In computer forensics there are some quite relevant artifacts used to extract information: those related to Web browsers. In modern IT, most of the activity in user desktops happens in the browsers, so it becomes crucial to have a good insight of the operations carried on them in order to be able to use the information in our processes.

In this article we will discuss the feasibility of using Perl to perform scriptable forensics in browsers. We are going to use as an example Mozilla Firefox under Linux, as it uses SQLite databases to store browser activity related information. That will give us the opportunity to use Perl’s DBI module to perform console database queries. Please note that the described process and the code can be easily ported to Windows, so feel free to play around with it, reporting back your experience if you so wished. My recommendation, if you plan to perform testing in Windows, is to use ActivePerl from Activestate.

A little bit of background

Once installed, Firefox creates a set of folders and files under /home/username/.mozilla/firefox. One of them is the profiles.ini, which contains some start up information such as the profile to be used, stored in the Path variable:

mozilla sqlite forensics

Inside the profile directory we can easily locate several SQLite files we can use in our investigative process. As an example, we will use the downloads.sqlite file. Since the introduction of Firefox 3, this file stores information regarding download operations performed in Firefox. The Download Manager uses this SQLite table to store and track downloads in progress, queued and finished downloads. However, any of the SQLite files could be used modifying the statements in the example code according to the documentation for each schema. Note that Firefox is an open source project, therefore, apart from available code to inspect, almost everything is documented in their development resources, including but not limited to database schema layouts, naming conventions and variable formats.

mozilla sqlite forensics

Using the sqlite3 toolset we can easily inspect the tables in the schema, enabling the headers print for the table queries :

mozilla sqlite forensics

This file does only have one table, called moz_downloads with the following columns: id, name, source, target, tempPath, startTime, endTime, state, referrer, entityID, currBytes, maxBytes, mimeType, preferredApplication, preferredAction and autoResume. We will use this information for our script in a little while. As explained before, those are documented in Mozilla’s dev sites, so feel free to browse the documentation and find out the purpose of each element.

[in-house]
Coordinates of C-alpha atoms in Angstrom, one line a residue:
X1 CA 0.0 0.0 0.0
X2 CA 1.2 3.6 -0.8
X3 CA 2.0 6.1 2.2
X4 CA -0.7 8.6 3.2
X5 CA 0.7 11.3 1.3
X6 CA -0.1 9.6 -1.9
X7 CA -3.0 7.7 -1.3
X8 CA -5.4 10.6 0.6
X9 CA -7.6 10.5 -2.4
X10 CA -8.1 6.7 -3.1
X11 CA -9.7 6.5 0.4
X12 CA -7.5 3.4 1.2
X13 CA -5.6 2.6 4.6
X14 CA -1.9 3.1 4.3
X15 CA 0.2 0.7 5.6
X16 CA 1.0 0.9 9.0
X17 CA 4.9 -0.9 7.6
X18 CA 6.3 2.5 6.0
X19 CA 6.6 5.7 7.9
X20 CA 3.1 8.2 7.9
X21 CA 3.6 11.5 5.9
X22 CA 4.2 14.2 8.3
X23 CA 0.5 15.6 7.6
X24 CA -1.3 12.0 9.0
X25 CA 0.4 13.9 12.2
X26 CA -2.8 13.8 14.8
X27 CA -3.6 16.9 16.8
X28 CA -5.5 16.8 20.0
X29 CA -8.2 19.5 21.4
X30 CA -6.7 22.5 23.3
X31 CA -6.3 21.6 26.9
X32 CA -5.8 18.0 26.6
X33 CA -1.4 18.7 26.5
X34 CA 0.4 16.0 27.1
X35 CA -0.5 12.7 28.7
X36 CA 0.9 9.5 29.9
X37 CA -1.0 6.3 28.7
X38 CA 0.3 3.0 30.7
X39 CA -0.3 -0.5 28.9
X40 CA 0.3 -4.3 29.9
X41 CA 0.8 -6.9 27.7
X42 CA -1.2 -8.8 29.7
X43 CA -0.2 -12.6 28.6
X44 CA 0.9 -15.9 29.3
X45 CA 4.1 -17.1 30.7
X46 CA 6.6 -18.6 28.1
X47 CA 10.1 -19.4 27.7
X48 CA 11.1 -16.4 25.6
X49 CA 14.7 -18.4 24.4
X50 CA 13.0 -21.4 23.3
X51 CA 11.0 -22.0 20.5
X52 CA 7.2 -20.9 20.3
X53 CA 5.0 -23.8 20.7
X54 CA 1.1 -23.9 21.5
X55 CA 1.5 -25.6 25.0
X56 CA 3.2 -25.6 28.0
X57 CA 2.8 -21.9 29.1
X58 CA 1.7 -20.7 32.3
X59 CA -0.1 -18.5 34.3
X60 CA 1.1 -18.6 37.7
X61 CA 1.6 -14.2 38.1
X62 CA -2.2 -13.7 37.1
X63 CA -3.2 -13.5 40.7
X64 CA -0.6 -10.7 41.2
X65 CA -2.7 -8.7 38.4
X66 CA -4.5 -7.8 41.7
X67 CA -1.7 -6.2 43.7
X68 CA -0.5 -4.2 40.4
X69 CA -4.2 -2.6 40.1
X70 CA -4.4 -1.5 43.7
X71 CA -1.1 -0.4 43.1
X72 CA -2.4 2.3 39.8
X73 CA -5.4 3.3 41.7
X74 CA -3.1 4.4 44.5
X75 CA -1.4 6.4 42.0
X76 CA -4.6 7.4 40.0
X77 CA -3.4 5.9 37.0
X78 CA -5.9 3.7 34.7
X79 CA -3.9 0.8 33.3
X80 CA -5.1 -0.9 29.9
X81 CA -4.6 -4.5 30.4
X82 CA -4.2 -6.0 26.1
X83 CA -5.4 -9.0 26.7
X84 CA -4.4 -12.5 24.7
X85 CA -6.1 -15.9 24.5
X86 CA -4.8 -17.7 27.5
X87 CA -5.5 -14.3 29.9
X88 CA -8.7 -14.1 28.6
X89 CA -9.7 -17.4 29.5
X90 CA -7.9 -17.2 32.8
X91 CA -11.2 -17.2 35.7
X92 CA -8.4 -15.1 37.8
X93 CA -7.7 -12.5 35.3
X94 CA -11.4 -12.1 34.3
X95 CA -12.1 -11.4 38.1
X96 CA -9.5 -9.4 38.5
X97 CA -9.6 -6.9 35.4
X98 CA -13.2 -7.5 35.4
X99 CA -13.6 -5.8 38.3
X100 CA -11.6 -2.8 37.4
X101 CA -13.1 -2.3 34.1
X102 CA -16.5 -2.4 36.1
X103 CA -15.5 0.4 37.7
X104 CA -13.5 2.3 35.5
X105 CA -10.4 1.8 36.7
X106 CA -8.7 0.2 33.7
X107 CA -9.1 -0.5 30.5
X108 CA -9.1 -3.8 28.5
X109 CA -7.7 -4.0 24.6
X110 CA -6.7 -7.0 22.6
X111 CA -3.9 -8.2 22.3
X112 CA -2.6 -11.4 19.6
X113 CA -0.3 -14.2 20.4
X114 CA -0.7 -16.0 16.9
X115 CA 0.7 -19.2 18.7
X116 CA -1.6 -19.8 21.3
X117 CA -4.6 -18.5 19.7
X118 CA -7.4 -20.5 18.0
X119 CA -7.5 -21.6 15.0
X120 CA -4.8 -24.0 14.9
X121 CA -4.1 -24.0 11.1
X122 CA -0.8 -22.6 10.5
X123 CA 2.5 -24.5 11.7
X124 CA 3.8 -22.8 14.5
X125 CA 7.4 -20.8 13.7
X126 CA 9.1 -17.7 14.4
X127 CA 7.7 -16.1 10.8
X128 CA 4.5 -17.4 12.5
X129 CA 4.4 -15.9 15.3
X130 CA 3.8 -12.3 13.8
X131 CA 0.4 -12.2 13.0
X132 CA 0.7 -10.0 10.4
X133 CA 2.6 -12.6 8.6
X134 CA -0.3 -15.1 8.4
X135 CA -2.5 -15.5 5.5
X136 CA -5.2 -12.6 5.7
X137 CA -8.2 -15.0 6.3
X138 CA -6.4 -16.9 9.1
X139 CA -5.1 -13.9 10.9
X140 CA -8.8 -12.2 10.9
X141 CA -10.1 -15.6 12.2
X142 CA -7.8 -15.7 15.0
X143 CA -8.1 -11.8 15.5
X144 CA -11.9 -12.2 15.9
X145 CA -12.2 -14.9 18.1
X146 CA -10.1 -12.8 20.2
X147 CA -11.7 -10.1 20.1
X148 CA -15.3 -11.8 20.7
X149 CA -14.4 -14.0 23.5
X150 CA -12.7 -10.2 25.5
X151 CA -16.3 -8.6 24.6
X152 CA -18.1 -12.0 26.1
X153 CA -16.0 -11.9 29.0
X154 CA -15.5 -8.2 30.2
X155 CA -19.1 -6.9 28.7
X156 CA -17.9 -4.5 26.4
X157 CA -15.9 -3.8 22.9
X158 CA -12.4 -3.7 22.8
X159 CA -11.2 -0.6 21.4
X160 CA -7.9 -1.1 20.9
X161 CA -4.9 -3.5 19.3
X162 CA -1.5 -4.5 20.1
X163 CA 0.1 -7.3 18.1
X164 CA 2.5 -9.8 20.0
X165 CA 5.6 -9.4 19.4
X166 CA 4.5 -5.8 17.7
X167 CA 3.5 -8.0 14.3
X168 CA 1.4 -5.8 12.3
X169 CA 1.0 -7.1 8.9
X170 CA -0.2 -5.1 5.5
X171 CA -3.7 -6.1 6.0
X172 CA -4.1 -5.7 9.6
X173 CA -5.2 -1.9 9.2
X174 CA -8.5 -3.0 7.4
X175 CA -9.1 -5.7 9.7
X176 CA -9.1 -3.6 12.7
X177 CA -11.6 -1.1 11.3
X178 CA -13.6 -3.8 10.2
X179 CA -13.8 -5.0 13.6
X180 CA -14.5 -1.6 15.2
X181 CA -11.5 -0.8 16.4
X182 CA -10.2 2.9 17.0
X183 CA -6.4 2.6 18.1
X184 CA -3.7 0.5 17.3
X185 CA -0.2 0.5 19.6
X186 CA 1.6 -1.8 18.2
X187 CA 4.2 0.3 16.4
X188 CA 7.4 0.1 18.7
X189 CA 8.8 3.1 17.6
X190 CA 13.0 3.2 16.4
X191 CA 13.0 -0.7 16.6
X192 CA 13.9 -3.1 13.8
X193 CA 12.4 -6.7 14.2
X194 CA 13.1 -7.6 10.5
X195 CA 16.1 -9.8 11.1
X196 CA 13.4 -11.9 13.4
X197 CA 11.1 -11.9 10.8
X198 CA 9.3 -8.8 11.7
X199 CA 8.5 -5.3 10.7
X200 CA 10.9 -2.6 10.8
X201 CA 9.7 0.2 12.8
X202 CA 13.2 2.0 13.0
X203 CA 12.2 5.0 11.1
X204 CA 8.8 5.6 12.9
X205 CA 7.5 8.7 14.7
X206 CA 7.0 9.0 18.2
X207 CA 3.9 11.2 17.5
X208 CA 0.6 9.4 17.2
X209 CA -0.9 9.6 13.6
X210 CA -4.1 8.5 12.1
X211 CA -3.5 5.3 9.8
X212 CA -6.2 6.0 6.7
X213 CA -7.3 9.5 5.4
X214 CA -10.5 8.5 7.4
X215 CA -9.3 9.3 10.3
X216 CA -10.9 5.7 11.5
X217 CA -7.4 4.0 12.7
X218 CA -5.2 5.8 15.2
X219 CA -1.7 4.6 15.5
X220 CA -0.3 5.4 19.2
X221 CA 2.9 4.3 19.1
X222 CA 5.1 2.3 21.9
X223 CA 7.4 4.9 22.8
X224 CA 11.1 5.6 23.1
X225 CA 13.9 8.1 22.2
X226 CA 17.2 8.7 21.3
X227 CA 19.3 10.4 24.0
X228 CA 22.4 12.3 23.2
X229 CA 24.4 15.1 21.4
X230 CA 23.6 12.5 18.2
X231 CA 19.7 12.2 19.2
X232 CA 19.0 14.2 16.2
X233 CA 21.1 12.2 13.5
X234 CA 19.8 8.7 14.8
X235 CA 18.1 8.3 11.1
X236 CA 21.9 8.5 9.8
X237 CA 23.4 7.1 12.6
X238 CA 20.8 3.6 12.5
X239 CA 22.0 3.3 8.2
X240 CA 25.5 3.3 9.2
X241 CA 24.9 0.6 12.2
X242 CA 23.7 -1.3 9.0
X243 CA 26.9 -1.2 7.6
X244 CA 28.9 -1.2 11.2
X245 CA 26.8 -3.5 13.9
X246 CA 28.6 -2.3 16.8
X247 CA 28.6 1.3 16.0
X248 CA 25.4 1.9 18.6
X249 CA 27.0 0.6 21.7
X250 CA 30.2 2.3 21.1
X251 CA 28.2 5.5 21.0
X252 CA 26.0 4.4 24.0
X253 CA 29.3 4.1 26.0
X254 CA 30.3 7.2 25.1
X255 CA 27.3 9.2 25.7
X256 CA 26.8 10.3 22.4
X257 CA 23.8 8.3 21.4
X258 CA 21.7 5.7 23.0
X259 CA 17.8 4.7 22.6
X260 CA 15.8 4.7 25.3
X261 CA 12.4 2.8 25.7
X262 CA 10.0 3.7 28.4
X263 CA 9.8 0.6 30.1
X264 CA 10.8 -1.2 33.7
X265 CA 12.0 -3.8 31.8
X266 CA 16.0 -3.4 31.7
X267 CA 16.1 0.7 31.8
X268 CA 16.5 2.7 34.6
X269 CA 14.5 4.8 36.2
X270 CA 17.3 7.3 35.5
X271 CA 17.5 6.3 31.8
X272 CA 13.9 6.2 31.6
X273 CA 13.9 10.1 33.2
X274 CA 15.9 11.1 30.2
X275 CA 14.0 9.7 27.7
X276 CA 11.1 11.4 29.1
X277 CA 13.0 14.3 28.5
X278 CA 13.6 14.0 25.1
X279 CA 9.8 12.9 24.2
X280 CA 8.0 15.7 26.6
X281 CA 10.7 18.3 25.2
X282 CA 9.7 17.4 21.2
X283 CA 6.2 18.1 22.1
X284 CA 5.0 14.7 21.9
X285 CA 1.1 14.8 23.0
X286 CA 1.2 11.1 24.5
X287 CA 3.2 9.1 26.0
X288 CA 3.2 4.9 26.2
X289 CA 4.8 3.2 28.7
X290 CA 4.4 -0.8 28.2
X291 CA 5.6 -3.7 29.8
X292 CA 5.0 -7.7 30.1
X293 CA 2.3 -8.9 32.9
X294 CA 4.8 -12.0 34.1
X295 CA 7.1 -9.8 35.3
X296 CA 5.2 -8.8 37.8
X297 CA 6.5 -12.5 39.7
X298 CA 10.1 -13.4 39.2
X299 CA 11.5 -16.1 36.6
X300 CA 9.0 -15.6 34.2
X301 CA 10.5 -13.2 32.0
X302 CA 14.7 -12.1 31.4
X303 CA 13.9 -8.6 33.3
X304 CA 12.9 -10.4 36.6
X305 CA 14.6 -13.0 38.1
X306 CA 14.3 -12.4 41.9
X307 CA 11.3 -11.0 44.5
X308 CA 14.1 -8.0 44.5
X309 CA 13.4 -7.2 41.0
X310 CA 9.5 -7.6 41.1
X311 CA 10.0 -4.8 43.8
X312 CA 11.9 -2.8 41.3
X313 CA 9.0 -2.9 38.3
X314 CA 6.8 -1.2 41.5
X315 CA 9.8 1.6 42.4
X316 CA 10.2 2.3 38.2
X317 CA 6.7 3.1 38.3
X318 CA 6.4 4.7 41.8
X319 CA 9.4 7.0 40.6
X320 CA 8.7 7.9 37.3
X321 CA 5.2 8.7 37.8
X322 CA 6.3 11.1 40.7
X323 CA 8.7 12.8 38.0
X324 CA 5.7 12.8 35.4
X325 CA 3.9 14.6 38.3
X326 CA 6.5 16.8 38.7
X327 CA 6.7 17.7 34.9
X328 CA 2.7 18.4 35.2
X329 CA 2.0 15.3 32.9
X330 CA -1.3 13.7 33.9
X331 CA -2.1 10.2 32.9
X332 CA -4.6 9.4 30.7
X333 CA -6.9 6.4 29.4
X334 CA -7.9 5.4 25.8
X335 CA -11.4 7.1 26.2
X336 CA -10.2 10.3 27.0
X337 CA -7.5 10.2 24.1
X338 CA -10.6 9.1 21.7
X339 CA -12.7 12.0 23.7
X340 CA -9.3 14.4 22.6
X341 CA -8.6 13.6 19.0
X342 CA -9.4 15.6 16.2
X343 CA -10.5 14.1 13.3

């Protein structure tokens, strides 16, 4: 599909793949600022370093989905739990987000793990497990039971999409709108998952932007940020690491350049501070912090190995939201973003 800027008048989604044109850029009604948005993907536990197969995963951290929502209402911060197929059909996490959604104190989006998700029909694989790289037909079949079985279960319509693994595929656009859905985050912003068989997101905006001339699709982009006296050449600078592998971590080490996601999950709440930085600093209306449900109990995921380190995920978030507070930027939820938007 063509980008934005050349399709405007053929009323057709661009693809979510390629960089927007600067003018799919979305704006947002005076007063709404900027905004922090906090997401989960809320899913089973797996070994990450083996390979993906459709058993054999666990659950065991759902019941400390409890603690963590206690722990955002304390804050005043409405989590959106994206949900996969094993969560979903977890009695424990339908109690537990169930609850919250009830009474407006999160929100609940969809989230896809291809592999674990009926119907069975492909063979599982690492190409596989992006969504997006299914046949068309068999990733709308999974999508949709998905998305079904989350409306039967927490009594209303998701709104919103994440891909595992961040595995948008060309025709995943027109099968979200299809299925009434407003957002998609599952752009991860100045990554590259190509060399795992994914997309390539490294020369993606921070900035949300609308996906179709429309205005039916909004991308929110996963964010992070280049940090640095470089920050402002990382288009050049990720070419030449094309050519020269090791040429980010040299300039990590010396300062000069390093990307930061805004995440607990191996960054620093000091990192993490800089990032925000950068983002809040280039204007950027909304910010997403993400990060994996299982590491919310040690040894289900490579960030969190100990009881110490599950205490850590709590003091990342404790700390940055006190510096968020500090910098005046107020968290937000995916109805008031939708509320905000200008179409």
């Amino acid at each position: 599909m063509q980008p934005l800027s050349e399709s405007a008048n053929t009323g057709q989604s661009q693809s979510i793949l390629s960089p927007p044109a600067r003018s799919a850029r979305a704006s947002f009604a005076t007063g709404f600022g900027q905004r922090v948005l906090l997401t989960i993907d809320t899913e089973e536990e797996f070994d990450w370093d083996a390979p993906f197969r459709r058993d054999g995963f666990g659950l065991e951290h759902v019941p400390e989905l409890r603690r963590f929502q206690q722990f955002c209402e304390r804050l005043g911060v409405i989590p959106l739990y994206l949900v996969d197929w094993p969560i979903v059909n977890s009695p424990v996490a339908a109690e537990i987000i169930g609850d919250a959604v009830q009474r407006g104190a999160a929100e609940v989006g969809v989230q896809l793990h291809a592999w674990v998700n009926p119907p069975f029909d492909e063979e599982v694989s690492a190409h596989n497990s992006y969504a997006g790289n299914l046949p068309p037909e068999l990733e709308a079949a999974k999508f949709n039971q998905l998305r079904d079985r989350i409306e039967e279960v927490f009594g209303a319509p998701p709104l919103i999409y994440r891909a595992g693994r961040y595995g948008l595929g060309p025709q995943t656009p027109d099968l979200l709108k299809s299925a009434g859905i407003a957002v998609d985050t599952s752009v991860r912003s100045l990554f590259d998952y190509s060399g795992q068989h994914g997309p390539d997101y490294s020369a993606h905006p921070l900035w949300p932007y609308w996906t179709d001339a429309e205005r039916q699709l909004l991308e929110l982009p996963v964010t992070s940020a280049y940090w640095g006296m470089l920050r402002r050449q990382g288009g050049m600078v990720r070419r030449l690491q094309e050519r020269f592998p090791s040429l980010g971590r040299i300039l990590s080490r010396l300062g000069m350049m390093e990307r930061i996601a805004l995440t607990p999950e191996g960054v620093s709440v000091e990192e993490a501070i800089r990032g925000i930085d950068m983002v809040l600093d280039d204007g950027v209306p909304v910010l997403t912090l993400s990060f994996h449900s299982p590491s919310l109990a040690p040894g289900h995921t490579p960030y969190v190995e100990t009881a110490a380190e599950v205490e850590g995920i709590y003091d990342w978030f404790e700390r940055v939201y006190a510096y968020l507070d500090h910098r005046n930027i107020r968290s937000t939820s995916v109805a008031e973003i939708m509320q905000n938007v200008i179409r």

Using Perl to retrieve the contents

One of the main advantages of using Perl in the forensic practice is that it allows the investigators to script operations with excellent capabilities when dealing with regular expressions, making languages such as Python and Perl very attractive for these purposes. The code we are going to use is the following:

#!/usr/bin/perl

use DBI;

    my $dbh = DBI->connect("dbi:SQLite:dbname=/home/shernando/.mozilla/firefox/fczslsx1.default/downloads.sqlite","","");
    if ($dbh->err()) { die "$DBI::errstr\n"; }

    $sth = $dbh->prepare("select * from moz_downloads");
    $sth->execute();
    
    while (@row = $sth->fetchrow) {

    print "Download ID: "."@row[0]\n";
    print "File name: "."@row[1]\n";
    print "Download URL: "."@row[2]\n";
    print "Local file name: "."@row[3]\n";  
    print "Temp path (if available): "."@row[4]\n";

    # Firefox uses PRTime time formats, which are 64-bit integer number of microseconds since Midnight 1 January 1970 UTC#
    # We can invoke Unix / POSIX dividing by 1,000,000 #

        $starttime = localtime(@row[5]/1000000);
        $endtime = localtime(@row[6]/1000000);

    print "Start time: "."@row[5]"." "."$starttime\n";
    print "End time: "."@row[5]"." "."$endtime\n";
    print "State: "."@row[7]\n"; 
    print "Referer: "."@row[8]\n";  
    print "Entity ID: "."@row[9]\n";
    print "Current bytes: "."@row[10]\n"; 
    print "Max. bytes: "."@row[11]\n";
    print "Mime type: "."@row[12]\n";     
    print "Preferred application: "."@row[13]\n";  
    print "Preferred action: "."@row[14]\n";  
    print "Auto Resume: "."@row[15]\n"; 
    print "-------------------------------\n";
    }

    $sth->finish;

    $dbh->disconnect();

Please note the transformation required to bring PRTtime to Unix/POSIX in order to make human readable the start and end dates. Needless to say, make sure you declare an adequate path for your SQLite file, otherwise the script will not render any results.

The script in action

As seen in the previous sqlite3 query, there are 3 downloads in the inspected system. First two are completed regular downloads:

mozilla sqlite forensics

Third download is a slightly different case:

mozilla sqlite forensics

The State: 4 indicates this is a paused download, and this obviously generates a temporary file and an entity ID that is used to resume the download after it’s been paused. Of course the current bytes count differs from the max. bytes, as the download is not completed.

Hope this information is useful for your investigative processes. In my particular case, I find that writing these quick and dirty scripts makes my life much easier :)

Comments and questions are welcome.

With regards,